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FG Set To Takeover Unity Bank Due To Dwindling Fortunes

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Unity Bank

The federal government through the Central Bank of Nigeria (CBN) is considering revoking the operating license of Unity Bank Plc over its failure to meet regulatory benchmarks, according to a report by BusinessLive.

The online financial website quoting inside sources said the regulator has been so worried about the poor performance of the bank for some years now which has made it unable to meet key regulatory requirements.

The CBN, it was gathered, may be left with no option than to withdraw the bank’s license and nationalize it to safeguard depositors’ funds.

Sources further disclosed that Unity Bank’s share capital has been gradually running into the negative territory.

However, it was learnt that some top influential figures in Nigeria are currently mounting pressure on the apex bank through the Presidency to drop plans to take over the bank whose board is chaired by Aminu Babangida, son of former Nigerian military president, General Ibrahim Babangida.

Former President Olusegun Obasanjo is also said to have interest in the lender as one of his daughters, Oluwafunsho Abiodun Obasanjo, is on its board.

“If the CBN makes good its plans, and it can secure the consent of President Mohammadu Buhari, the bank would be handed over to the Asset Management Corporation of Nigeria (AMCON) and a bridge bank would be formerly created in consultation with the Nigerian Deposit Insurance Corporation (NDIC) to assume the ownership of the assets, all deposit liabilities and some other liabilities of the bank,” one of the sources said.

In April, Unity Bank’s auditors, KPMG, raised a red flag over its ability to continue operations because its liabilities exceeded its assets, resulting in a negative capital adequacy ratio for the second consecutive year.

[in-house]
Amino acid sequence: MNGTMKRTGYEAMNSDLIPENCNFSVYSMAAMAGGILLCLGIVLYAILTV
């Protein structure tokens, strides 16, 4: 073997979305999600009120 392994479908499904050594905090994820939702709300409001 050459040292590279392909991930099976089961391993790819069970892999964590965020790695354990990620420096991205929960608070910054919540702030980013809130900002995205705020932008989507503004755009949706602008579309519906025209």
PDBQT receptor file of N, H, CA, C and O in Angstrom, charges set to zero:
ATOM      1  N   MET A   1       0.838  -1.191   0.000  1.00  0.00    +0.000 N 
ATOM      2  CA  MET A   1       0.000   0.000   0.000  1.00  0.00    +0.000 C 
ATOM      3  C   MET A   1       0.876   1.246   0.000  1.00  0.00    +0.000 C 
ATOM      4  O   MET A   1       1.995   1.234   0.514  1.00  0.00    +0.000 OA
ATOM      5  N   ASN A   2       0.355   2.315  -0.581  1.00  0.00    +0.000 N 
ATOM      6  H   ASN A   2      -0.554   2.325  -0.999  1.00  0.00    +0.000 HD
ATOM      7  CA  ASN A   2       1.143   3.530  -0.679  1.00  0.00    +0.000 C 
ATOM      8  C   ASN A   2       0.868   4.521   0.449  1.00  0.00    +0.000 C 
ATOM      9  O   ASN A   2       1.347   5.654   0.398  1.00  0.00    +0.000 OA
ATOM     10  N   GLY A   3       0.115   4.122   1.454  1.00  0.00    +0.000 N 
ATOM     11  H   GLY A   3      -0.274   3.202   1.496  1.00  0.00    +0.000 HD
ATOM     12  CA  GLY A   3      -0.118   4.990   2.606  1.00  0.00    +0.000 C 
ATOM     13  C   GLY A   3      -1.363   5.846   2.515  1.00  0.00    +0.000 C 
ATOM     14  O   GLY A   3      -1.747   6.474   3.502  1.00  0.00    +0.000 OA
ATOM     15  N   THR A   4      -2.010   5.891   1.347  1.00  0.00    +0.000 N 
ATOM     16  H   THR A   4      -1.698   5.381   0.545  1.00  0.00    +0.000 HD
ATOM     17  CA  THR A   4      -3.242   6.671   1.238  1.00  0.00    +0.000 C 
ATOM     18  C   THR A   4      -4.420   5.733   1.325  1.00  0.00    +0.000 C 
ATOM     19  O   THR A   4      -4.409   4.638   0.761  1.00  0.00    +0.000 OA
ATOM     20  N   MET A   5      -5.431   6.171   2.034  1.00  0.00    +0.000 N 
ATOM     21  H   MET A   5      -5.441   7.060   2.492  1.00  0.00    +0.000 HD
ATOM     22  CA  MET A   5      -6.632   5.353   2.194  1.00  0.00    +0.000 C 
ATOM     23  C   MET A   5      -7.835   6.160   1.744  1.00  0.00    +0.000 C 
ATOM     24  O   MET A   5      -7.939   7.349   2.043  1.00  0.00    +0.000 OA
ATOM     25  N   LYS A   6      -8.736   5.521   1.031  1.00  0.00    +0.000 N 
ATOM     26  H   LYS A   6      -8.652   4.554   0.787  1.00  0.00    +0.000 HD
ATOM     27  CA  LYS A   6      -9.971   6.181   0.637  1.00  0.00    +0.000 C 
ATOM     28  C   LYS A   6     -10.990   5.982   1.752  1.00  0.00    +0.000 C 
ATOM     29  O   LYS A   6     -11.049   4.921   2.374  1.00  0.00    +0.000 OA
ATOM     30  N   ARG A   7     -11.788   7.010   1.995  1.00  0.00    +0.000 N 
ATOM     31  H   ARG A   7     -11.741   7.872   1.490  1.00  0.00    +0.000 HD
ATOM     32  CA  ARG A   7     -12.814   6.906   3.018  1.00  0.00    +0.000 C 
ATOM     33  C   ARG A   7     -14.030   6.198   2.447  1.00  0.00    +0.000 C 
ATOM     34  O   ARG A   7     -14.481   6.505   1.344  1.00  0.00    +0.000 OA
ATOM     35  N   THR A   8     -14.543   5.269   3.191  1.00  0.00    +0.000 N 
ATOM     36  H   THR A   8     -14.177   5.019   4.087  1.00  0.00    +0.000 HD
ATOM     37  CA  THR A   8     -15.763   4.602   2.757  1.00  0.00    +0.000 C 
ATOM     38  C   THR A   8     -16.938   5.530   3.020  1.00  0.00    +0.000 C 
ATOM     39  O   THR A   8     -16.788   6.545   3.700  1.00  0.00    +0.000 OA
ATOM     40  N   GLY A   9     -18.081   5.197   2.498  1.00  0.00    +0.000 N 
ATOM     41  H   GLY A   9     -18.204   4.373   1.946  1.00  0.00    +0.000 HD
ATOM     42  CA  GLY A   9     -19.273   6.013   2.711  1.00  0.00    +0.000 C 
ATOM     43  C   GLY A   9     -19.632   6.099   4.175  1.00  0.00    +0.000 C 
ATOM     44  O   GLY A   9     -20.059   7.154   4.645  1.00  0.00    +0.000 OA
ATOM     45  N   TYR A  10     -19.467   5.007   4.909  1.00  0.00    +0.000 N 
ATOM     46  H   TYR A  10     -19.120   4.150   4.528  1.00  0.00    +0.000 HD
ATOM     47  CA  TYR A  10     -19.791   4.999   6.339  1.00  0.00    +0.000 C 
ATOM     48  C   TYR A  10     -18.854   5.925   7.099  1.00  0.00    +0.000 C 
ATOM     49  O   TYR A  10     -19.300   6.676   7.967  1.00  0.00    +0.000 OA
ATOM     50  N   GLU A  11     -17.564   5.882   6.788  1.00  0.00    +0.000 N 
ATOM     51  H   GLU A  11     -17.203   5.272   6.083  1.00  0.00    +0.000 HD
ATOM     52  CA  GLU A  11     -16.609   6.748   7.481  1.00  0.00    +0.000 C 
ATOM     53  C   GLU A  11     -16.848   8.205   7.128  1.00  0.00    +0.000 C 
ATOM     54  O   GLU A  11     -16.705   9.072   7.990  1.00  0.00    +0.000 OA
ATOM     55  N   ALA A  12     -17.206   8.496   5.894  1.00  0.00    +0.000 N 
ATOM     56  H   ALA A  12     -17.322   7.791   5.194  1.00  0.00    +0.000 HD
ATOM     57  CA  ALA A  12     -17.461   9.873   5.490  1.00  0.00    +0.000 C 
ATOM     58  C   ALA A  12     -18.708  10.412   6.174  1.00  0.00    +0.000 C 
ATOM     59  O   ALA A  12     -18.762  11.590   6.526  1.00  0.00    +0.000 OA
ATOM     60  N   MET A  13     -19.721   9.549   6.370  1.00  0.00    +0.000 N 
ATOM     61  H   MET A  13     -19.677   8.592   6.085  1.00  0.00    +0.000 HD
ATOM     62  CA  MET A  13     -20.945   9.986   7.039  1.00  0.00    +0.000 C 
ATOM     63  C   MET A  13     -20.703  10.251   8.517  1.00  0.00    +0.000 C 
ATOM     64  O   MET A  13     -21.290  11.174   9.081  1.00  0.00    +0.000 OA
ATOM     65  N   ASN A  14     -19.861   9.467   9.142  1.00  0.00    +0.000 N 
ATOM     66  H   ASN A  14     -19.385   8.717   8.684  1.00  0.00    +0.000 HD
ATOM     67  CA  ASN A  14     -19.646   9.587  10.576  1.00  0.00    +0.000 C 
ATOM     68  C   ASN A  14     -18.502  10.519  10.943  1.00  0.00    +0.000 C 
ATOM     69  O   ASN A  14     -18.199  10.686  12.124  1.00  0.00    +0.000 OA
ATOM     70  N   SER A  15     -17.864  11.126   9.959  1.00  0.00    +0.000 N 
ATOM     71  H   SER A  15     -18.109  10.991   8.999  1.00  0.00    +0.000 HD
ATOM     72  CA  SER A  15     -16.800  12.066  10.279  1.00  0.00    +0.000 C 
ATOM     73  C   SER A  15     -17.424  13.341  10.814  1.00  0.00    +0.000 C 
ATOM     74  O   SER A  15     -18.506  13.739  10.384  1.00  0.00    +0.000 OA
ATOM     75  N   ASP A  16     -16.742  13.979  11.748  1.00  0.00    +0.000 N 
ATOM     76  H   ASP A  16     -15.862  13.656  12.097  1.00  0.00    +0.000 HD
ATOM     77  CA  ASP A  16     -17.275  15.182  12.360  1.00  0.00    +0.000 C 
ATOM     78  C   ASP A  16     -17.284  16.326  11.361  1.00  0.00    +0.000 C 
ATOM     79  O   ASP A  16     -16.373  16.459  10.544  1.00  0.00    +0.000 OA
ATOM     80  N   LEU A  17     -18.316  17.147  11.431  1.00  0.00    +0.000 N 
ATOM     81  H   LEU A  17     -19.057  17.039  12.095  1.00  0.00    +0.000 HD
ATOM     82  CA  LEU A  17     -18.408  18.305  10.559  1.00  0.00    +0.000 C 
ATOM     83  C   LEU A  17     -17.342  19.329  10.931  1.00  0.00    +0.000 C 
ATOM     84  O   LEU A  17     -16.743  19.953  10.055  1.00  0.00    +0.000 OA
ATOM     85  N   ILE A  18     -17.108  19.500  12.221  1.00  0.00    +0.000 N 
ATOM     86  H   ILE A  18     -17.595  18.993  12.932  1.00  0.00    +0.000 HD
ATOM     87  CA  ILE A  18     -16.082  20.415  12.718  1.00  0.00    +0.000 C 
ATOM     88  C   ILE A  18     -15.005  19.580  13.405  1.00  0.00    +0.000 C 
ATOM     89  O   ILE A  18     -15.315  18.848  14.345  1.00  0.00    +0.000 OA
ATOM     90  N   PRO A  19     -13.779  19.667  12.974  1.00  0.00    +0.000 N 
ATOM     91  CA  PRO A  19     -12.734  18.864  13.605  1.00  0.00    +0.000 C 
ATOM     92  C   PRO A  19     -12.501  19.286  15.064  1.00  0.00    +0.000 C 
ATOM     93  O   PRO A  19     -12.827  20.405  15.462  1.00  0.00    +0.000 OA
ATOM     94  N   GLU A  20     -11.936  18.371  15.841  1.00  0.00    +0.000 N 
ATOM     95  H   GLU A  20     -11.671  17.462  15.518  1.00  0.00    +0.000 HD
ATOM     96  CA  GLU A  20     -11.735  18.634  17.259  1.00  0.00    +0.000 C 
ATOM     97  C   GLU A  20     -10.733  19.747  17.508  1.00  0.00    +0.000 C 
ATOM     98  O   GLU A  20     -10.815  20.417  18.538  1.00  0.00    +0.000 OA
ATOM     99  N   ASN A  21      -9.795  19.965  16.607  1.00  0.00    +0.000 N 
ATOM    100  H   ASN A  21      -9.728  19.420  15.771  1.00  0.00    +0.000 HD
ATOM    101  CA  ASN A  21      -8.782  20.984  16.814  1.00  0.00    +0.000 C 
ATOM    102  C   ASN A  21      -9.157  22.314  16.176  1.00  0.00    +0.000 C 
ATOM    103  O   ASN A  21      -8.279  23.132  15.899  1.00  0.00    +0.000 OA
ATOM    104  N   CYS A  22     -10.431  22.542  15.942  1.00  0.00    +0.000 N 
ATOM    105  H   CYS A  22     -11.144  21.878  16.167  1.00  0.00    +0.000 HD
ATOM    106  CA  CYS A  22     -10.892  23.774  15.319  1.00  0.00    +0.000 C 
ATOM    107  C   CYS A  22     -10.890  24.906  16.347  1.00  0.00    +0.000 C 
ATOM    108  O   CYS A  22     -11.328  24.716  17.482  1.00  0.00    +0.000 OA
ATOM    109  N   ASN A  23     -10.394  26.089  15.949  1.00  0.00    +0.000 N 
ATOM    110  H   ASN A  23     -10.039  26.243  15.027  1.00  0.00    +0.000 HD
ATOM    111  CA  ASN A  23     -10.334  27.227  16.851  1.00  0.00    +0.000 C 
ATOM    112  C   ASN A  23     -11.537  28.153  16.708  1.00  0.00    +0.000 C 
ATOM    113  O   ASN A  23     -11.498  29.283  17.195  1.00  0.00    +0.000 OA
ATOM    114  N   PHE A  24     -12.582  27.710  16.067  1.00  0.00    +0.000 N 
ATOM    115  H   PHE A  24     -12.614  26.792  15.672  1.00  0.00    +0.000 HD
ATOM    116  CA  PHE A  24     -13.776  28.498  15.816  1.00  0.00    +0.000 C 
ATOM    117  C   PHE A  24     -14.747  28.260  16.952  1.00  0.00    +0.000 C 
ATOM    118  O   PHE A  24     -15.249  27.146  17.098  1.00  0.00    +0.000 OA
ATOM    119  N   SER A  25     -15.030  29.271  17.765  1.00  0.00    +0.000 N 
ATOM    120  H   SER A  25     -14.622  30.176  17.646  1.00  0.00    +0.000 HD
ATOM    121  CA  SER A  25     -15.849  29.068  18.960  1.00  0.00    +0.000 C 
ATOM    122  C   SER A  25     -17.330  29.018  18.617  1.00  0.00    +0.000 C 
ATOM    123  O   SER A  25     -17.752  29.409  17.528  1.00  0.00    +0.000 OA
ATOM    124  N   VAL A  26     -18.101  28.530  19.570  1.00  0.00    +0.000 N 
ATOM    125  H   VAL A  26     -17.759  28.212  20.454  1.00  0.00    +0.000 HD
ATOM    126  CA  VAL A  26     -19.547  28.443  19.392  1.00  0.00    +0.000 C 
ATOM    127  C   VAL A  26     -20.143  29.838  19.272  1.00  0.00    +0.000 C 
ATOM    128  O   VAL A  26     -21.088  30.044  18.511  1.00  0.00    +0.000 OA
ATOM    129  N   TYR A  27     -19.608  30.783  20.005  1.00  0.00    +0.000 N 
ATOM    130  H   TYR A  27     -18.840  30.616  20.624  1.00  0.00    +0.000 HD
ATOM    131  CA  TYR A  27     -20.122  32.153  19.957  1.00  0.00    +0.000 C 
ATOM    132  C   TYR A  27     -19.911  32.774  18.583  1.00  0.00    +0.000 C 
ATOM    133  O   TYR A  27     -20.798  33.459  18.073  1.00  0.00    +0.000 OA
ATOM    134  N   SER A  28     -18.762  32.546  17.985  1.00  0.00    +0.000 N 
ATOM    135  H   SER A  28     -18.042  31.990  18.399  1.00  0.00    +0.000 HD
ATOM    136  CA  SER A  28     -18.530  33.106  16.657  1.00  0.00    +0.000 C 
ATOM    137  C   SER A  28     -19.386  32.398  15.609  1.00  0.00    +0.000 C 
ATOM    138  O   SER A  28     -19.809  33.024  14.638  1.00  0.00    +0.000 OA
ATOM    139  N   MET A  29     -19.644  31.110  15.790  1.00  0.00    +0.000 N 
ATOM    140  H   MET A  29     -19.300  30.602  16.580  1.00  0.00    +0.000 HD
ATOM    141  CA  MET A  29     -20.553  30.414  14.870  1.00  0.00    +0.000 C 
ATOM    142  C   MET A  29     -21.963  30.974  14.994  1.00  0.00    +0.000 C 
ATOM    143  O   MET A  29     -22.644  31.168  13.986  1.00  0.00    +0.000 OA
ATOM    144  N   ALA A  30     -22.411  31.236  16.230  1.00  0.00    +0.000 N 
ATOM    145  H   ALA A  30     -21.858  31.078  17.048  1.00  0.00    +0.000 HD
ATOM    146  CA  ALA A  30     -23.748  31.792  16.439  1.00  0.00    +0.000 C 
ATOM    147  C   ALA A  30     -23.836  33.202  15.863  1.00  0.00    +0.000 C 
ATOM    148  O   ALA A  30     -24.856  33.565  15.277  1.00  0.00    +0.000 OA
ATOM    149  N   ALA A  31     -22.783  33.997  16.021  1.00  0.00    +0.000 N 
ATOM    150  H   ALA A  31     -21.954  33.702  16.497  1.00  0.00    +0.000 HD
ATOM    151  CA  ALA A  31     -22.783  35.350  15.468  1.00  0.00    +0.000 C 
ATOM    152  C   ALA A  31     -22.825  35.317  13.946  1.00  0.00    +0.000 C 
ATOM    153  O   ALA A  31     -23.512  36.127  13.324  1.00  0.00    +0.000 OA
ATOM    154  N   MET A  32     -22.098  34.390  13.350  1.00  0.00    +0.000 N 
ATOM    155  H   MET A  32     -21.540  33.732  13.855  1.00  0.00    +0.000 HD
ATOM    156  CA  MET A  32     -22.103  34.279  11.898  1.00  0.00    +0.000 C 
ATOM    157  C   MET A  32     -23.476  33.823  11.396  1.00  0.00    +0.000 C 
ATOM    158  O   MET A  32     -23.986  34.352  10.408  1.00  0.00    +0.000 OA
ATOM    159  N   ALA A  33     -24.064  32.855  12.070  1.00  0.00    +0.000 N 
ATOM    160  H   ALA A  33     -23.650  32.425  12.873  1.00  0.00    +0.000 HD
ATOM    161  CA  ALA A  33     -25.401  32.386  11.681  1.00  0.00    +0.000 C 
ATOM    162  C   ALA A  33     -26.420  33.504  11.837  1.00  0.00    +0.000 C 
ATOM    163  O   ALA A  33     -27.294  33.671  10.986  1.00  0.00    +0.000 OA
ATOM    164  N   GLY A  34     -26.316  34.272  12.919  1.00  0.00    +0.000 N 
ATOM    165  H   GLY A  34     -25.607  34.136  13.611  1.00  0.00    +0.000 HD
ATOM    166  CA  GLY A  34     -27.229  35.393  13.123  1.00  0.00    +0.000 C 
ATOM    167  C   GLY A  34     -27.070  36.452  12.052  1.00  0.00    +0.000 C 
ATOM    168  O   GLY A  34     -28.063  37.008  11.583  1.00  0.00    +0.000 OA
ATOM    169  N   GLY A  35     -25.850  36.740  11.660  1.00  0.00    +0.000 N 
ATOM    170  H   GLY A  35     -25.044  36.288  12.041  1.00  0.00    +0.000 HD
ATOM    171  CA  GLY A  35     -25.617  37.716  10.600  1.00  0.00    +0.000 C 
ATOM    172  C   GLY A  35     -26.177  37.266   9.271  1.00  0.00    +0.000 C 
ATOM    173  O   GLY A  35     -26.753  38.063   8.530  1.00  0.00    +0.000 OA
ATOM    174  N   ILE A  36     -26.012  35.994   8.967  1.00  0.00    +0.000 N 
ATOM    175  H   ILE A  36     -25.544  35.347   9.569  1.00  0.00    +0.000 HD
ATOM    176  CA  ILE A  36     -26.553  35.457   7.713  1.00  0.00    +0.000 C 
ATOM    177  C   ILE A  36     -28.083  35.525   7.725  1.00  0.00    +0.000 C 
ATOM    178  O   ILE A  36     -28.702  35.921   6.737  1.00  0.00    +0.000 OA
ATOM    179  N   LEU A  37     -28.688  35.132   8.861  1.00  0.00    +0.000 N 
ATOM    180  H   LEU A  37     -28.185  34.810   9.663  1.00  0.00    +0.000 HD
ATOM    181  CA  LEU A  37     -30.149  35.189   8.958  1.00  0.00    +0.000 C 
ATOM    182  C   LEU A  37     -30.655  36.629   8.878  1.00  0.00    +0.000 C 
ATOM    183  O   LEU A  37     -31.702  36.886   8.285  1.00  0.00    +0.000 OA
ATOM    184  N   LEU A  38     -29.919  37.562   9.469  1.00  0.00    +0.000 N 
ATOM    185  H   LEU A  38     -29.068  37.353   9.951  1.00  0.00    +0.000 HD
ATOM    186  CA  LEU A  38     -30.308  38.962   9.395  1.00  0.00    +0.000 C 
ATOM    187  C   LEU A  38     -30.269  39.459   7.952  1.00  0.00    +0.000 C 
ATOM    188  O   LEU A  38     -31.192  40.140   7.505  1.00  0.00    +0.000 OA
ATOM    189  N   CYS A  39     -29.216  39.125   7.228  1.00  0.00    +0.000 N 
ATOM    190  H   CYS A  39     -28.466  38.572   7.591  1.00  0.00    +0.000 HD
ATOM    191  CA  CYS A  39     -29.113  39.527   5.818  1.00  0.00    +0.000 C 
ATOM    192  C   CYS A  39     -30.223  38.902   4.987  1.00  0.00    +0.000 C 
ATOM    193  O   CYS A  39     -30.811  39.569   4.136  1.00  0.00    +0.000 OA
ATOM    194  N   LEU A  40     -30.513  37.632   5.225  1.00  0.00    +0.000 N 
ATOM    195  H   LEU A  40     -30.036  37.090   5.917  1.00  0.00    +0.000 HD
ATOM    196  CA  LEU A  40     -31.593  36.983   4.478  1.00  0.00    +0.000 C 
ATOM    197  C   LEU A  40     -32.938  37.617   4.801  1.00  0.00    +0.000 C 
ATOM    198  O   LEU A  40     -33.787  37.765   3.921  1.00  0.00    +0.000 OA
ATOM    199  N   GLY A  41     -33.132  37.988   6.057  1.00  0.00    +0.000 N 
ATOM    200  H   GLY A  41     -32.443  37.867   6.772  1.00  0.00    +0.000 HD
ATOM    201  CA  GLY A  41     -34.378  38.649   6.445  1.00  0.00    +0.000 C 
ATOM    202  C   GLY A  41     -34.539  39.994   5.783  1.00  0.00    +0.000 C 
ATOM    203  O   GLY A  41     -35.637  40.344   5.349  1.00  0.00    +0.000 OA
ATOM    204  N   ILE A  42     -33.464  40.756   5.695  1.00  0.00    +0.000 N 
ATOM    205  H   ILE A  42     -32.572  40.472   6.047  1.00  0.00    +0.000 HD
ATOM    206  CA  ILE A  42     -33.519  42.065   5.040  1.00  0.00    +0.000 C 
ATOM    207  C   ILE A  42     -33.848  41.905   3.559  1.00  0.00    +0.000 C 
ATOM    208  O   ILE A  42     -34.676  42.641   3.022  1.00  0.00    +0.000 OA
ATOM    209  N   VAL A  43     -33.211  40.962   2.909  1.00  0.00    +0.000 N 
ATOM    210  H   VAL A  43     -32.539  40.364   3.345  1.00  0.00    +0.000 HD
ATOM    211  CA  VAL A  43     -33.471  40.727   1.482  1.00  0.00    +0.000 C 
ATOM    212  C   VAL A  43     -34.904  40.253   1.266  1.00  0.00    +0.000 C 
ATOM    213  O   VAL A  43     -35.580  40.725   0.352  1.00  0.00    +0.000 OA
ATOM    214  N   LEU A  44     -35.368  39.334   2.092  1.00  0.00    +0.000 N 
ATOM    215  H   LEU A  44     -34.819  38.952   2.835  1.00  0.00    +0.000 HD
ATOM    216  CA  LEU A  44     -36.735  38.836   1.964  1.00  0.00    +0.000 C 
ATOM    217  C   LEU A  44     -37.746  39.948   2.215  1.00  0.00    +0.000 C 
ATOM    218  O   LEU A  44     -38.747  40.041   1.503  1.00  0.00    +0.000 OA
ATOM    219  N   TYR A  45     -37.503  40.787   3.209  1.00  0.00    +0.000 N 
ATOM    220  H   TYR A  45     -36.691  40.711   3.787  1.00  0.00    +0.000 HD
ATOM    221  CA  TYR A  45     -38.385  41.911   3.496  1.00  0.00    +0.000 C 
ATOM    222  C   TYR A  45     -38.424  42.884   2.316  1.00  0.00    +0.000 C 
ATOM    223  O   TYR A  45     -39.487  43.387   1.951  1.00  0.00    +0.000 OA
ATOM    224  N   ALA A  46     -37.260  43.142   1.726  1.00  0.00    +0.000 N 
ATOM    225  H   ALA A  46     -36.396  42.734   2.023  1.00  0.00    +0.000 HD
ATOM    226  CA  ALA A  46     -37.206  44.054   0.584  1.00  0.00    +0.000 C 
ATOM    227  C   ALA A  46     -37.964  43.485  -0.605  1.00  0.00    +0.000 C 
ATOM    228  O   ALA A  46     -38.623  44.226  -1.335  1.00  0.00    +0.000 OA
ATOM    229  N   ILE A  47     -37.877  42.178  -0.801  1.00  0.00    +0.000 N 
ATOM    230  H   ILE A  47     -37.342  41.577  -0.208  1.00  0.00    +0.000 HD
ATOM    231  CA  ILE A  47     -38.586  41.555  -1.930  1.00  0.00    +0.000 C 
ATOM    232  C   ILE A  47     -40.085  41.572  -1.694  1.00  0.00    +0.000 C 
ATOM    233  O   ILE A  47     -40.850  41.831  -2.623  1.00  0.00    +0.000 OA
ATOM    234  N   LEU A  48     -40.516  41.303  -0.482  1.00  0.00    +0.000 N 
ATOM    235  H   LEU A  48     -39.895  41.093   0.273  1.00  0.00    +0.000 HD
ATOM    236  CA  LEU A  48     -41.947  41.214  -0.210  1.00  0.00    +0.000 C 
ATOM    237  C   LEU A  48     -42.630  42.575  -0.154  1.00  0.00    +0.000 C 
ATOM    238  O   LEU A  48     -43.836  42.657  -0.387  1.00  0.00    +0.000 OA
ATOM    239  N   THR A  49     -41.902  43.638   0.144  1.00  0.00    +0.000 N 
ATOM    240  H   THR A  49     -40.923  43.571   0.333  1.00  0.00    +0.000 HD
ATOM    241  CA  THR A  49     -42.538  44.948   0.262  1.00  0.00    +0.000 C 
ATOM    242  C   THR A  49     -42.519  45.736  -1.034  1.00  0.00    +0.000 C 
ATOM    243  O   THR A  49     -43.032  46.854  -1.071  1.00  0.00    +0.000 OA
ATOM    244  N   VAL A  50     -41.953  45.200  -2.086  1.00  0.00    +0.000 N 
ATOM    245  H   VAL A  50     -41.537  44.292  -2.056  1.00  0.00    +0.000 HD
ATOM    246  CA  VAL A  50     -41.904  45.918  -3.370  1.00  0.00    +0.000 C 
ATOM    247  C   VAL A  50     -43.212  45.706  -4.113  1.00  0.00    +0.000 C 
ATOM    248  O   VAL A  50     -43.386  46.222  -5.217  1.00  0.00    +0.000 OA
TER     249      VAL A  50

“A material uncertainty exists that may cast significant doubt about the bank’s ability to continue as a going concern,” KPMG said in a note accompanying the bank’s 2019 annual financial statements.

While the bank’s total assets stood at N445.95 billion at the end of June, its total liabilities were N724.59 billion during this period.

The fortunes of Unity Bank had been declining since 2016, posting N14.92 billion and N7.7 billion losses in 2017 and 2018 respectively, though it made some recoveries in 2019 when it declared N3.38 billion profit.

In the first half of this year, it made N1.03 billion post-tax profit, which was 7 per cent higher than it made in the same period in 2019, having grown its grossing revenue by 11 per cent to N22.86 billion during same period.

The bank has also made some progress in cutting down its impairment charges, which declined by 36.05 per cent to N314 million recorded in H1 2020 from N491 million in the same period last year.

Of concern to the CBN is Unity Bank spending 88.2 per cent of income to run its operations as cost-to-income ratio stood at 88.2 per cent in 2019, which was 3 per cent rise from 85.6 per cent it had in the previous year.

The bank’s loan-to-deposit ratio was 44.1 per cent as of June 2020, 20.9 per cent short of the 65 per cent benchmark set by the Central Bank.

Its shareholders’ fund declined by14.60 per cent to -N278.64 billion in H1 2020. Shareholders’ funds refer to the amount of equity in a company, which belongs to the shareholders.

Meanwhile, Agusto & Co. assigns a “Bb-” rating to Unity Bank, meaning that it is junk, which is below investment grade.

DaVoe Okorie, Head of Corporate Communications, Unity Bank Plc, could not respond to enquiries as at press time.

On September 22, 2018, the CBN intervened in ailing Skye Bank Plc and the operating licence of the bank was revoked to give way to Polaris Bank Limited.

It had earlier taken over Intercontinental Bank, Oceanic Bank, Spring Bank, Bank PHB and AfriBank and produced bridge banks from them.

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